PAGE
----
He did not make these remarks as applying to this case in particular, but generally. The conductors had very difficult duties to perform. The Tramways Committee insisted upon their being civil and obliging to the public, and on the other hand they intended to insist that the public should not oppose the conductors and officials in carrying on their duties. Therefore in future they hoped these cases would be very, very few indeed.

Dr COOKE: Was he under the influence of drink? — Defendant: I had had some, your Worship. — Dr COOKE: As this is the first case, and you seem a respectable sort of man, we shall deal more leniently with you. It should be generally known that the Tramways Committee will on no occasion allow abusive language or rough conduct to prevail on their cars. In your case this morning we shall fine you the costs of the court, which will be 5s. 6d. in each case.

Mr BROMLEY: Will you allow the advocate’s fee? I don’t think the committee should be put to any unreasonable expenses in carrying out their duty to the public. — Dr COOKE: Very well, we allow it.

Perjury Somewhere — The Police Vindicated

At the Dukinfield Police Court, on Thursday, Sarah Ann LOMAS, married woman, of Birch-lane, was charged on an adjourned summons with being drunk and disorderly in Birch-lane on the 30th May.

Superintendent CROGHAN informed the magistrates (Alderman J. KERFOOT and Mr T. MORTON) that the case had been adjourned since last Thursday. On that occasion defendant was summoned for being drunk and disorderly in Birch-lane on the 30th ult.

A constable swore that she was drunk and creating a disturbance at the corner of Birch-lane and Meadow-lane at five past 11 o’clock at night. She denied it in toto, and she was corroborated by her husband and a man named BIBBY. They swore she was perfectly sober, and that she was never out of the house on that occasion. In other words, the policeman was swearing a lie.

It was apparent that flagrant perjury was being committed on one side or the other, and it might damage the constable. He (Superintendent CROGHAN) made an application for the bench to adjourn the case with a view to getting independent witnesses to give their version of the affair, and let the magistrates and the public see who had been committing perjury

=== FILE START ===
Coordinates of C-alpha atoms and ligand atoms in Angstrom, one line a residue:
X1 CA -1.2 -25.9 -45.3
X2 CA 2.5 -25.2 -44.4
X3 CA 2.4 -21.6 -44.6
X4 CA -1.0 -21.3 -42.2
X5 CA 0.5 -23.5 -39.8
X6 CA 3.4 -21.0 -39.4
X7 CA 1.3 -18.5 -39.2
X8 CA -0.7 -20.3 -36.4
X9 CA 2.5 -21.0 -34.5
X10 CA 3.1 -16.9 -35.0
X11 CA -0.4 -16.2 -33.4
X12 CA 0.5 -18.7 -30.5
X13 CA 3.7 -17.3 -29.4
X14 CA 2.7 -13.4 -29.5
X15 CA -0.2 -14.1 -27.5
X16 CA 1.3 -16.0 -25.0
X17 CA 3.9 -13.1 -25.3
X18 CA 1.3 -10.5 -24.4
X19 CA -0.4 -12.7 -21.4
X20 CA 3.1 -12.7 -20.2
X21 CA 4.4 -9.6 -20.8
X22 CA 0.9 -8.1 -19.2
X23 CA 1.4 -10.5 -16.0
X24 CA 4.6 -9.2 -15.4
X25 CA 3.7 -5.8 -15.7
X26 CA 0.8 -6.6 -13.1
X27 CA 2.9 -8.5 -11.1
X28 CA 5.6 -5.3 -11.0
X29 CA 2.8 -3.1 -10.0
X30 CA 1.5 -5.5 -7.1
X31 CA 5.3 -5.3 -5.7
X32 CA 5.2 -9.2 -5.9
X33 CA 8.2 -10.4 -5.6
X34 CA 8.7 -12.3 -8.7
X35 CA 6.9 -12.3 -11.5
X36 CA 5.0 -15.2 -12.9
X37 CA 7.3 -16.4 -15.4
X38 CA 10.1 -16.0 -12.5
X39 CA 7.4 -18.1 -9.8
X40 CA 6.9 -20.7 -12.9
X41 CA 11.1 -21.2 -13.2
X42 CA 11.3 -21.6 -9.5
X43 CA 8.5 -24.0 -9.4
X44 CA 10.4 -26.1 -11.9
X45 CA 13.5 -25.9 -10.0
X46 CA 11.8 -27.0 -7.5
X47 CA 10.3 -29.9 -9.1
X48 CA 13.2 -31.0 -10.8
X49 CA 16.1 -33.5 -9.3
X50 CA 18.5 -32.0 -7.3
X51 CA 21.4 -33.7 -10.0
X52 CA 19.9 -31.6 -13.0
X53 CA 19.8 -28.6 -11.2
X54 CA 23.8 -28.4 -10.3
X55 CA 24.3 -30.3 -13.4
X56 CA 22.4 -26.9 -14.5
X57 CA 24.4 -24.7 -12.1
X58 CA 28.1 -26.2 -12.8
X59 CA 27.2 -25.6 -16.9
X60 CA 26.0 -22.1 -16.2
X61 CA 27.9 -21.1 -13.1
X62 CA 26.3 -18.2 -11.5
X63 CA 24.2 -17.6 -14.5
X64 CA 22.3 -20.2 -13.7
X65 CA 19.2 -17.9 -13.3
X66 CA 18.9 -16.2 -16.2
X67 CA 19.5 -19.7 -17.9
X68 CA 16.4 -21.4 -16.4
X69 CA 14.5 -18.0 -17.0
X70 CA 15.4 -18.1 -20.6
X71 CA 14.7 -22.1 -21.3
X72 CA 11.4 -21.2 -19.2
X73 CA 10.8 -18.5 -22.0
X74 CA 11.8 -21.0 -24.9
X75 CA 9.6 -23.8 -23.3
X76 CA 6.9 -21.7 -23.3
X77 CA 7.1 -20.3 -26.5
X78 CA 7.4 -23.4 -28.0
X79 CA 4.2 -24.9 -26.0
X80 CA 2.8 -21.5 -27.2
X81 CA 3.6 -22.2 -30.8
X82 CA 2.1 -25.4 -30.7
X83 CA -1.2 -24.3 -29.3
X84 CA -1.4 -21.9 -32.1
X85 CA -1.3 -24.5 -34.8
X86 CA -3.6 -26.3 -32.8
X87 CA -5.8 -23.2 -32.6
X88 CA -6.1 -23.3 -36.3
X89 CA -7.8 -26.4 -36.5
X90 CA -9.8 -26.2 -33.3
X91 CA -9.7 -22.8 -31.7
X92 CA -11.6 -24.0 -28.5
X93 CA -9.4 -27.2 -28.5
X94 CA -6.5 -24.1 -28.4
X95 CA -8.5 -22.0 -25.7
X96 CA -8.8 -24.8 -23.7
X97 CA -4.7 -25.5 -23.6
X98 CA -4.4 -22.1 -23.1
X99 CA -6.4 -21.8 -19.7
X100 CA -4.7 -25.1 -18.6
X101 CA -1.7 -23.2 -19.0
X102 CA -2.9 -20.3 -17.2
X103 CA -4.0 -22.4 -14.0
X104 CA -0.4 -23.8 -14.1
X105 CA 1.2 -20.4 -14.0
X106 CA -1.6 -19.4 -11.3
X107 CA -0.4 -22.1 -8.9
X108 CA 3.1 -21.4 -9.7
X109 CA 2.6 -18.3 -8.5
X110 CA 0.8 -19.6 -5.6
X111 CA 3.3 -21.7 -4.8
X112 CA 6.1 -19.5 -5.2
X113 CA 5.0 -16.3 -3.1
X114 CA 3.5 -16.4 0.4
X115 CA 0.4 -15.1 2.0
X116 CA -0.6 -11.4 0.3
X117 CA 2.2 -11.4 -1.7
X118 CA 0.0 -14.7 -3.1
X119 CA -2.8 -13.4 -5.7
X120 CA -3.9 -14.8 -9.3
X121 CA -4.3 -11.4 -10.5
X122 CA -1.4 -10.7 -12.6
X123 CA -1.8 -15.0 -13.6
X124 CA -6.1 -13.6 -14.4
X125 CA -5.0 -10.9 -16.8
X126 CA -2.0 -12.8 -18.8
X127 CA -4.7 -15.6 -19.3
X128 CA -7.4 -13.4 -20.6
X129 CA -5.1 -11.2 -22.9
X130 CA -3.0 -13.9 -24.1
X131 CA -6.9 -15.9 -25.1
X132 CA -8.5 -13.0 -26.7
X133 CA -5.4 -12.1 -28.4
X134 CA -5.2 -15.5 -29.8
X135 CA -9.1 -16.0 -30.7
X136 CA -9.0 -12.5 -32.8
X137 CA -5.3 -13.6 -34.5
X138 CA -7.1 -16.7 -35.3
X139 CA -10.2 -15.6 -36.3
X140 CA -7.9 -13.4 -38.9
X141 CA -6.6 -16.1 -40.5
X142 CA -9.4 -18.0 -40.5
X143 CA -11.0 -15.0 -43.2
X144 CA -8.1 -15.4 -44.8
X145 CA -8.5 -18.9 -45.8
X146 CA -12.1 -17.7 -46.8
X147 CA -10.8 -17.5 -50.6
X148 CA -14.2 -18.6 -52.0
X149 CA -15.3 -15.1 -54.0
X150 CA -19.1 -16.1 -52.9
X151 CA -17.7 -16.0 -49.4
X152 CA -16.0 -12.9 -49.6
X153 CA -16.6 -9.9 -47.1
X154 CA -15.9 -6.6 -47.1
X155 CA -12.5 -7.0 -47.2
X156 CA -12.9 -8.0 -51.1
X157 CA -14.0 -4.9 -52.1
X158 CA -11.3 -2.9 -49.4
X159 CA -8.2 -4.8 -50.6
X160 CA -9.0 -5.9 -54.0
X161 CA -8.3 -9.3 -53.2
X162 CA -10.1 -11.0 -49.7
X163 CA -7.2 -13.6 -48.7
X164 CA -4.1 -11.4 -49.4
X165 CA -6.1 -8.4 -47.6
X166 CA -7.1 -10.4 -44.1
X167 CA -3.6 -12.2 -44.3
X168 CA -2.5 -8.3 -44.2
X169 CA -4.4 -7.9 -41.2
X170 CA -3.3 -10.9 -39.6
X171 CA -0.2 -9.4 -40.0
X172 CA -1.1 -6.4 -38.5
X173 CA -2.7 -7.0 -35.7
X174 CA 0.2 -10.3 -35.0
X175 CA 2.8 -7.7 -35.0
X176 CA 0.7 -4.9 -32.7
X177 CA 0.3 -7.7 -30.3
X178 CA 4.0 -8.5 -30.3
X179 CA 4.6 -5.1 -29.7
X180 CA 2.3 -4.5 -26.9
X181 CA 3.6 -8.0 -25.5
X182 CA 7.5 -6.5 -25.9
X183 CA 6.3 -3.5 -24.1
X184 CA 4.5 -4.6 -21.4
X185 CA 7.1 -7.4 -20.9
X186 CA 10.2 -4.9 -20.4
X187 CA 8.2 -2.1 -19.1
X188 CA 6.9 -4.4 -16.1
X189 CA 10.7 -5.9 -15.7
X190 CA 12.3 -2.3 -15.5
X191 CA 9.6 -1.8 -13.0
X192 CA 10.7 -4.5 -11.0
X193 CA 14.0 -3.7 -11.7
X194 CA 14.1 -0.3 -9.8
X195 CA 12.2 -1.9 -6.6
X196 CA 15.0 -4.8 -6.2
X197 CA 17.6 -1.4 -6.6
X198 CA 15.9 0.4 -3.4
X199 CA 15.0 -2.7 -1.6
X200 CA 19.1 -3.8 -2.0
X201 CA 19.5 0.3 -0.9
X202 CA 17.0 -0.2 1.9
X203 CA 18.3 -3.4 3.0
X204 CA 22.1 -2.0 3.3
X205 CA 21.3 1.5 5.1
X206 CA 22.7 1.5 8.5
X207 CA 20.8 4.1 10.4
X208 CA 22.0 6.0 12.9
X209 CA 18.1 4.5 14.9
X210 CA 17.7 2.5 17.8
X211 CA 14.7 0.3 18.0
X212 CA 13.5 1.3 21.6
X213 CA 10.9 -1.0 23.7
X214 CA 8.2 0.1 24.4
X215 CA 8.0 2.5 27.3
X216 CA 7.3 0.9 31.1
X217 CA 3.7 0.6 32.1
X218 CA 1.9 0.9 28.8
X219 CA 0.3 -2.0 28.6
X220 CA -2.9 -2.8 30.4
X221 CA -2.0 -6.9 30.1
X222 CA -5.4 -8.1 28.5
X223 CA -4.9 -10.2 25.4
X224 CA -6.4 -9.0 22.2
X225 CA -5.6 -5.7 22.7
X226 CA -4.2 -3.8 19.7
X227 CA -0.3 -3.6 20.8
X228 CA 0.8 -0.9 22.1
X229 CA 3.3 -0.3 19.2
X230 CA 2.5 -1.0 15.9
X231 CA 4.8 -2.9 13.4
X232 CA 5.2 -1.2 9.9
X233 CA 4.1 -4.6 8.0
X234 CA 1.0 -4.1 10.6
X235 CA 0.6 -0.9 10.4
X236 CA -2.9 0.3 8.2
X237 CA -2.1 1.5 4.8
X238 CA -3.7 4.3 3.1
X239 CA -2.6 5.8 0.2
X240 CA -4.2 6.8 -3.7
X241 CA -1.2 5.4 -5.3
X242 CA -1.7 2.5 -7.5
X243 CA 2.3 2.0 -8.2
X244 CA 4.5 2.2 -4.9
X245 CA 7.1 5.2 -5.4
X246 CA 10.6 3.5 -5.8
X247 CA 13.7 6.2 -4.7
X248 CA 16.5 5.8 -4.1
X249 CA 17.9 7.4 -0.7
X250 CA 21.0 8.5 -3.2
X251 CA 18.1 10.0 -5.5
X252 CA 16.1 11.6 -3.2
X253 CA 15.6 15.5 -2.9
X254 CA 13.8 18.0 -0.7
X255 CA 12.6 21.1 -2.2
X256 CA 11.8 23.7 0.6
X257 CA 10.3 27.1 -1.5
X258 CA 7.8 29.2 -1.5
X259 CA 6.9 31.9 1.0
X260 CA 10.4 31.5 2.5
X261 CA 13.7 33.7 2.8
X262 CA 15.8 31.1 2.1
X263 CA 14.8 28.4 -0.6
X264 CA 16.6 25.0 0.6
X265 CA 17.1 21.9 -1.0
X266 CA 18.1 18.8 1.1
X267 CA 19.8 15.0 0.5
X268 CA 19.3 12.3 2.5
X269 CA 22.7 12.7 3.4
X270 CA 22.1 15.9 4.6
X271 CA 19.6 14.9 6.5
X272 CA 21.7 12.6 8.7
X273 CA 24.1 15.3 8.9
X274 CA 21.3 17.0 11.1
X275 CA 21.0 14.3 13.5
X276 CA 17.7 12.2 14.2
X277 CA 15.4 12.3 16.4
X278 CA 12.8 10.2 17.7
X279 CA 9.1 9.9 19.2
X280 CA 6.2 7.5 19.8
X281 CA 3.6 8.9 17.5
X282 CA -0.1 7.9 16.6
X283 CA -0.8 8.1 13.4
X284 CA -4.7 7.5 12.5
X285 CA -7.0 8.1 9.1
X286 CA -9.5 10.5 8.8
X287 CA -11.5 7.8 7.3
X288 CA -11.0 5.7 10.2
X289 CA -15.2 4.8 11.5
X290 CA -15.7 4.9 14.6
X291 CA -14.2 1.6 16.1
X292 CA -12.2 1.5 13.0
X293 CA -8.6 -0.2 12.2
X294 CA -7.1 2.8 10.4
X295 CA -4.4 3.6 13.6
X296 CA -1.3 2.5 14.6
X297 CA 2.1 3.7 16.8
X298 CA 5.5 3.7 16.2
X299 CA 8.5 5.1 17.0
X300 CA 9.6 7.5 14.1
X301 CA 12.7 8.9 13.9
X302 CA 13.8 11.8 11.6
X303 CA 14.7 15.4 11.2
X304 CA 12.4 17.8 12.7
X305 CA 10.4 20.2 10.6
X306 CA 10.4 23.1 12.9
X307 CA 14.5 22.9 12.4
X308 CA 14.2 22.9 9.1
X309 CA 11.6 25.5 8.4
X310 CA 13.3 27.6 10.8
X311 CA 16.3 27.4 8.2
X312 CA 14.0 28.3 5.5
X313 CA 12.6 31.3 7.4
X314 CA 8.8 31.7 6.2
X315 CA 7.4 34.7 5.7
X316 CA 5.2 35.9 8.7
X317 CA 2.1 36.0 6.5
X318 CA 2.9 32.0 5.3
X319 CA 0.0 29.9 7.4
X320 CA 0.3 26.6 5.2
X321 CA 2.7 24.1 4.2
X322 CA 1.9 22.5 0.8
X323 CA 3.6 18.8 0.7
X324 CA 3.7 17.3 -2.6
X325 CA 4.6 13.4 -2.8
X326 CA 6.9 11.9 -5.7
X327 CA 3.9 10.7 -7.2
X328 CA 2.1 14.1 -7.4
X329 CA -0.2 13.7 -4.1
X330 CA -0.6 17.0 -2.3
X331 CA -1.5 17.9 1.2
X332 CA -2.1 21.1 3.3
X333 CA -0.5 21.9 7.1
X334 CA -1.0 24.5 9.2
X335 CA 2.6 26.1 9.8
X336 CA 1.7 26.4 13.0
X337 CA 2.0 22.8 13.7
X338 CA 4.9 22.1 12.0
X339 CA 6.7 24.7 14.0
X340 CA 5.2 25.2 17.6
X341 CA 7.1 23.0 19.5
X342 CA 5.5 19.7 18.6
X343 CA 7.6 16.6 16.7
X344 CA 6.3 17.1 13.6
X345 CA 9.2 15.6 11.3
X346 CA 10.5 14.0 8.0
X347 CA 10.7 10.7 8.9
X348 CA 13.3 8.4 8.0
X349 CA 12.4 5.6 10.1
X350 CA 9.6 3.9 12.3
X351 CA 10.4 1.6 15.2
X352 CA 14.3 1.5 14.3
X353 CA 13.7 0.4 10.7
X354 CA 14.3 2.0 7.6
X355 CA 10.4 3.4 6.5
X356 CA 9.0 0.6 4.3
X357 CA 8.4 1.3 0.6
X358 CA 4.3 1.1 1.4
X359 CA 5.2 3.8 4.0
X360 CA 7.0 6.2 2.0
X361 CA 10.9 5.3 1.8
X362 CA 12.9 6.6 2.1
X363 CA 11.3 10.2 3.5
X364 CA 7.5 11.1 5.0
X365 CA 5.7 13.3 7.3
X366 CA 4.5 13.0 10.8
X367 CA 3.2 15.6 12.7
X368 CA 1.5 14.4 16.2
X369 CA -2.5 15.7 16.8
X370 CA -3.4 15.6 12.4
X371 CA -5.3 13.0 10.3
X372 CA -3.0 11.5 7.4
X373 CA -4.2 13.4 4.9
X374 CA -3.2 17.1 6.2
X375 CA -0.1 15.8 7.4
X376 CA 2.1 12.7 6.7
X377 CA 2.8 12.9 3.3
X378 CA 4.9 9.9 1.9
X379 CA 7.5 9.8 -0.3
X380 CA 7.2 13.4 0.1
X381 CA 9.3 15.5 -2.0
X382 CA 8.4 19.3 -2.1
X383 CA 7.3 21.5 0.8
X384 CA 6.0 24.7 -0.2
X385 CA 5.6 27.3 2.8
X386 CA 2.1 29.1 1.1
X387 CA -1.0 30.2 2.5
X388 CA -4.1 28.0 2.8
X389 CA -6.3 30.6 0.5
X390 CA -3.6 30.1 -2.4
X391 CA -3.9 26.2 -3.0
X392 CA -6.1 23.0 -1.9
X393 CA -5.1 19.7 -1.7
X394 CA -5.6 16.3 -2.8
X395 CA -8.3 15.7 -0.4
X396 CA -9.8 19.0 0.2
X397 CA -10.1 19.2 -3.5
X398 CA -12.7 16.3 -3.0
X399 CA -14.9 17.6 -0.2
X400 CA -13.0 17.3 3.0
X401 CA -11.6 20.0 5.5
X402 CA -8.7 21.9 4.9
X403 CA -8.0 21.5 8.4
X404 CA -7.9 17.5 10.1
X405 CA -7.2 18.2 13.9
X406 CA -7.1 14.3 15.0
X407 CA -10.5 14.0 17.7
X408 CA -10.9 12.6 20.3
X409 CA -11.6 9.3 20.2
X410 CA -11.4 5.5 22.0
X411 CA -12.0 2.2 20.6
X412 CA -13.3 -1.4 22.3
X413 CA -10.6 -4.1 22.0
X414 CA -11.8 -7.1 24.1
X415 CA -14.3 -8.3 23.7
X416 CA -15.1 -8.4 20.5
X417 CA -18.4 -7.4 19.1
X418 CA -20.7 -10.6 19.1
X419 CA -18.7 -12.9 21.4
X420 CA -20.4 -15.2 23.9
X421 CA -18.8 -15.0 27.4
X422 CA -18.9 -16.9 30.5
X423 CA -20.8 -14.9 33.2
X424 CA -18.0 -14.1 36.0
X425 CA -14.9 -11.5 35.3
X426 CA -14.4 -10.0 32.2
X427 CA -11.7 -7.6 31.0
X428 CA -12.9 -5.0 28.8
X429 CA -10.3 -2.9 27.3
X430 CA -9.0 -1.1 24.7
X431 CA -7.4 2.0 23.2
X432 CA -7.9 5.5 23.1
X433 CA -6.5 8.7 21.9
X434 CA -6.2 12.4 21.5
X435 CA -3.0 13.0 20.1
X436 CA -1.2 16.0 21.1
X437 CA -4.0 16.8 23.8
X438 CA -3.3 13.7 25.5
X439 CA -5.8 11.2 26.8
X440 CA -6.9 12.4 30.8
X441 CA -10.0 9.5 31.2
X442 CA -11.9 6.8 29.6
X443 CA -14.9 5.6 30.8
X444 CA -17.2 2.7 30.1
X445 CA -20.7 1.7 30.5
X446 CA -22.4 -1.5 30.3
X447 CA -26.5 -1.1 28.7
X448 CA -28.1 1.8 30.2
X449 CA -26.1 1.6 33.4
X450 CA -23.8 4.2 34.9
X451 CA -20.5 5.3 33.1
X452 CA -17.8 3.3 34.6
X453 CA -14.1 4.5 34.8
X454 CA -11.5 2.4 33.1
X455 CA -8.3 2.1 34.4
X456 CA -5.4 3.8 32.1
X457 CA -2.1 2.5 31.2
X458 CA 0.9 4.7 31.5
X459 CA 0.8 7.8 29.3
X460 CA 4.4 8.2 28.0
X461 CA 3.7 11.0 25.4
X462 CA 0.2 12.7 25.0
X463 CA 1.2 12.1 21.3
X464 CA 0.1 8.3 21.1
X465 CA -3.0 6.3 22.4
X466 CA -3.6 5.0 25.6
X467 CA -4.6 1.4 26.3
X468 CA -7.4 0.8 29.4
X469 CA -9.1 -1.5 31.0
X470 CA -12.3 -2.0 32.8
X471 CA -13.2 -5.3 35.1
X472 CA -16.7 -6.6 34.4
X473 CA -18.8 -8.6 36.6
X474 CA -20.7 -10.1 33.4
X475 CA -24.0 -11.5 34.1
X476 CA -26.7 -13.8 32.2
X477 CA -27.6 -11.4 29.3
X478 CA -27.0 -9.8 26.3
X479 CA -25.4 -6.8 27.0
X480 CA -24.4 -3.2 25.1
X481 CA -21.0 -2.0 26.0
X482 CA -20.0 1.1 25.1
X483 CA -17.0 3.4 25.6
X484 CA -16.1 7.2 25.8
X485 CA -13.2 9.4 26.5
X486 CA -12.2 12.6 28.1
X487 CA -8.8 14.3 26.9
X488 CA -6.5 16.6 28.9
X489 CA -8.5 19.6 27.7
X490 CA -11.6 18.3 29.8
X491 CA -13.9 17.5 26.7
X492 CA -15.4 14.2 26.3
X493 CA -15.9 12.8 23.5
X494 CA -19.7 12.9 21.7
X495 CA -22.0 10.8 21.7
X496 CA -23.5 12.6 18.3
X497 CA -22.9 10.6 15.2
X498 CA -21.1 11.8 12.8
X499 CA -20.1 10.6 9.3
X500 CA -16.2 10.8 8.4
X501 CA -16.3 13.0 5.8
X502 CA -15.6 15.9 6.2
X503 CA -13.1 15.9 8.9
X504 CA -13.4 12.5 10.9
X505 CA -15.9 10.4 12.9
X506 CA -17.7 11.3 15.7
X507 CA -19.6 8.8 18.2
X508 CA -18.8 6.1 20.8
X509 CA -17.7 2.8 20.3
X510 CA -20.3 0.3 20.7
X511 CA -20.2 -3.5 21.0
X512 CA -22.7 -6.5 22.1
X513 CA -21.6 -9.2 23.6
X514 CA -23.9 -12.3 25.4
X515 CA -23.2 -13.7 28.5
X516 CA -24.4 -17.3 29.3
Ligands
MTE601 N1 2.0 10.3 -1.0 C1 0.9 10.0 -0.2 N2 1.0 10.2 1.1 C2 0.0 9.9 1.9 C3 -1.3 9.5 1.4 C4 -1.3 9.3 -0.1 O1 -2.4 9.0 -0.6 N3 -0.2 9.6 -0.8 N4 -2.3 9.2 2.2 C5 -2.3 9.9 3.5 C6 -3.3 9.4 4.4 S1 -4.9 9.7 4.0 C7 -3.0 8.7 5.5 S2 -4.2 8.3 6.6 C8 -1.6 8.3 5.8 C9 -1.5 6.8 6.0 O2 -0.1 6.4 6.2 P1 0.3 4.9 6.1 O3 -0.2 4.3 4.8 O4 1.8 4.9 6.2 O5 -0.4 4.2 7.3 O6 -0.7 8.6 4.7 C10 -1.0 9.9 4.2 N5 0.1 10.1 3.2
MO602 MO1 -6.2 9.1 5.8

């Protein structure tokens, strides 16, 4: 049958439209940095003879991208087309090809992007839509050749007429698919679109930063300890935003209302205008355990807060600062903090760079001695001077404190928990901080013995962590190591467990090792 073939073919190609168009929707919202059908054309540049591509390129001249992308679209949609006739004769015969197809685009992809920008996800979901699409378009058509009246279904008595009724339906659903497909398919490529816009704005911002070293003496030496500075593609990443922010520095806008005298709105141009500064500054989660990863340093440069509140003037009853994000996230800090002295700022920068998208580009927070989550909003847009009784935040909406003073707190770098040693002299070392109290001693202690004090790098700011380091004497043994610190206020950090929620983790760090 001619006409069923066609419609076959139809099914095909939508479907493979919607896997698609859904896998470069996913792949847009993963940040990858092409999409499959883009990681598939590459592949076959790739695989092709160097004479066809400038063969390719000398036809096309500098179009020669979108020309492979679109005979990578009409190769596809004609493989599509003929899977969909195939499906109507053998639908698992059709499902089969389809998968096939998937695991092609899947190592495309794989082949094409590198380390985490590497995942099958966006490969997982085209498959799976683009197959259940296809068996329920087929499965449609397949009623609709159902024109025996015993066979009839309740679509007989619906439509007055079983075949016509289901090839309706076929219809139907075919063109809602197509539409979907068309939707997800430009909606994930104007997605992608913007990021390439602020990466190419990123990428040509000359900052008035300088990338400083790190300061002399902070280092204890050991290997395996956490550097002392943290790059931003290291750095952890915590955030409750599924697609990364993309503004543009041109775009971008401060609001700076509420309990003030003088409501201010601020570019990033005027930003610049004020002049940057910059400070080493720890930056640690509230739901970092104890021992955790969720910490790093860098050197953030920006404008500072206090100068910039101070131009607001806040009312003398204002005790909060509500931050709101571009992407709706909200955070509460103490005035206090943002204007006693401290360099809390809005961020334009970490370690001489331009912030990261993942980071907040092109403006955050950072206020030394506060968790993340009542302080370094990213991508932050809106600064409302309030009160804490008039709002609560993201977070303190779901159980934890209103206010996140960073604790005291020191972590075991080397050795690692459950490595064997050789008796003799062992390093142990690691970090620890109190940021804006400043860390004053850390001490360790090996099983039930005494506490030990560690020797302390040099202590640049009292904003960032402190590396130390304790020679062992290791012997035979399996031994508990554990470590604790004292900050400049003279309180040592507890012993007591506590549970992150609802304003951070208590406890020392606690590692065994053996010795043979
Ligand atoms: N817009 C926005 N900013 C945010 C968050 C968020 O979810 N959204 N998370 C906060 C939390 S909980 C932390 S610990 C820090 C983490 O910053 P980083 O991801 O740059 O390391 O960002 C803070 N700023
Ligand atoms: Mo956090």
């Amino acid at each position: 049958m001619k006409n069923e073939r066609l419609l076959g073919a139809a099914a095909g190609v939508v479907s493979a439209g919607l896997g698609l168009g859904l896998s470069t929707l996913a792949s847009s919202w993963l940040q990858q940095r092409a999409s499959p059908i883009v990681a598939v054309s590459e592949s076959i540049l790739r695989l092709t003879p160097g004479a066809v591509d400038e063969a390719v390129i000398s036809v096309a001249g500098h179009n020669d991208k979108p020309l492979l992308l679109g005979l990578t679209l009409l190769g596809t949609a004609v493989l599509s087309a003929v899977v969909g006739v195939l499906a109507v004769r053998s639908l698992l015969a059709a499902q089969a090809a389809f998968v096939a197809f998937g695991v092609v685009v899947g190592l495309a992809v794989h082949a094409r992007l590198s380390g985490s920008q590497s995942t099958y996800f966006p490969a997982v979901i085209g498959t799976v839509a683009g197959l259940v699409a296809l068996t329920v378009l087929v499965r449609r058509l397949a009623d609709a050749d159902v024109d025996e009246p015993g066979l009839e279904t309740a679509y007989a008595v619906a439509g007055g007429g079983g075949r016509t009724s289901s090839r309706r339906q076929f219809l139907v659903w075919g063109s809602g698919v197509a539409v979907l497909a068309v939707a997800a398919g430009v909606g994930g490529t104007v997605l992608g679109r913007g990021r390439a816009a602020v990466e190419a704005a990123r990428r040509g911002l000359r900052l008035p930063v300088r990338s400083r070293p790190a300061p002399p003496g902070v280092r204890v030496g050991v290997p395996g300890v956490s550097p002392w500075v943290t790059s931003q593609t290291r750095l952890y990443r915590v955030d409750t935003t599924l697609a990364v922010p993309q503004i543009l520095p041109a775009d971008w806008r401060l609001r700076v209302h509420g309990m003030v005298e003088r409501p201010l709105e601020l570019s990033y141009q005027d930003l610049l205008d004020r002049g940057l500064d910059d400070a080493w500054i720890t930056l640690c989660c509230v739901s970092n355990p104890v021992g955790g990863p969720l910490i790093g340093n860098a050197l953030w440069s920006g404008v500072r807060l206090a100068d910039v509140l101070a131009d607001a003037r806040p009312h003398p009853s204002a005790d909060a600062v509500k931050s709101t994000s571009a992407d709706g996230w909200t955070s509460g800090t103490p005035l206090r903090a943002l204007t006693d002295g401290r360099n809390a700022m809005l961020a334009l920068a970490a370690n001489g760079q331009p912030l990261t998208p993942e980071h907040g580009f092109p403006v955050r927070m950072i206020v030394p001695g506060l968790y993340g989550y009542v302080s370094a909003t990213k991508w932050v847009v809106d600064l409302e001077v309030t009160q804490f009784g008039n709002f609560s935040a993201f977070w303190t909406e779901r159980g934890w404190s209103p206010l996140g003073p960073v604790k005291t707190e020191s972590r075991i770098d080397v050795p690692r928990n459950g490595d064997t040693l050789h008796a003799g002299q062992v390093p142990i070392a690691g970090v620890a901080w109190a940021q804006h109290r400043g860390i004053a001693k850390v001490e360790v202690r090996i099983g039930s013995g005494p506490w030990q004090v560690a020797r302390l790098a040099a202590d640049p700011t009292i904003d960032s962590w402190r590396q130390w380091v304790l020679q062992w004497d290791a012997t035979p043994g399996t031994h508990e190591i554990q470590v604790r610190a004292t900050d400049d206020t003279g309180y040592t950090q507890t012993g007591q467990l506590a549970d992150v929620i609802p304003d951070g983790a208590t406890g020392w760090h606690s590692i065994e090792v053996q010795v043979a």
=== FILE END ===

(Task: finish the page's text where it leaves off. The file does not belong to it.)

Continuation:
He hoped the bench would believe him when he said he was most anxious that the police should swear the truth. It was most important that they should do so, and the Chief Constable had over an over again impressed them with that fact. If the police were not truthful, they were not honest. It was essential that policemen should be truthful and honest.

If an officer did choose to swear a deliberate lie and commit perjury he must take responsibility. He was not only liable to dismissal from the force, but also proceeded against for perjury. He had only one object in view, and that was to get at the truth. He had witnesses who would tell the bench what had happened, and he would leave it to the justices to decide which side had committed perjury.

Constable Ernest HALL was then sworn. He stated that he was on duty in Birch-lane on the night of the 30th May at 15 minutes past 11 o’clock when his attention was called to the defendant standing at the corner of Birch-lane and Meadow-lane, about 20 yards from her own door. She was drunk, shouting, and using very bad language. He went to her and persuaded her to go into the house.

She went as far as the doorstep, and then renewed the shouting and bad language. She went inside, but came out again after witness had walked a short distance from the door. Eventually her husband took her inside. She was in the street altogether about a quarter of an hour. He did not know the woman before, and had not the slightest feeling in the matter. He reported the case in the usual way.

Alderman KERFOOT: With regard to your evidence about her being drunk. How would you describe her drunkenness? — Mr MORTON: Was she staggering about? — Witness: Yes, she was staggering. I walked by her side from Meadow-lane end to her door, a distance of 20 yards, and she kept bobbing against the wall.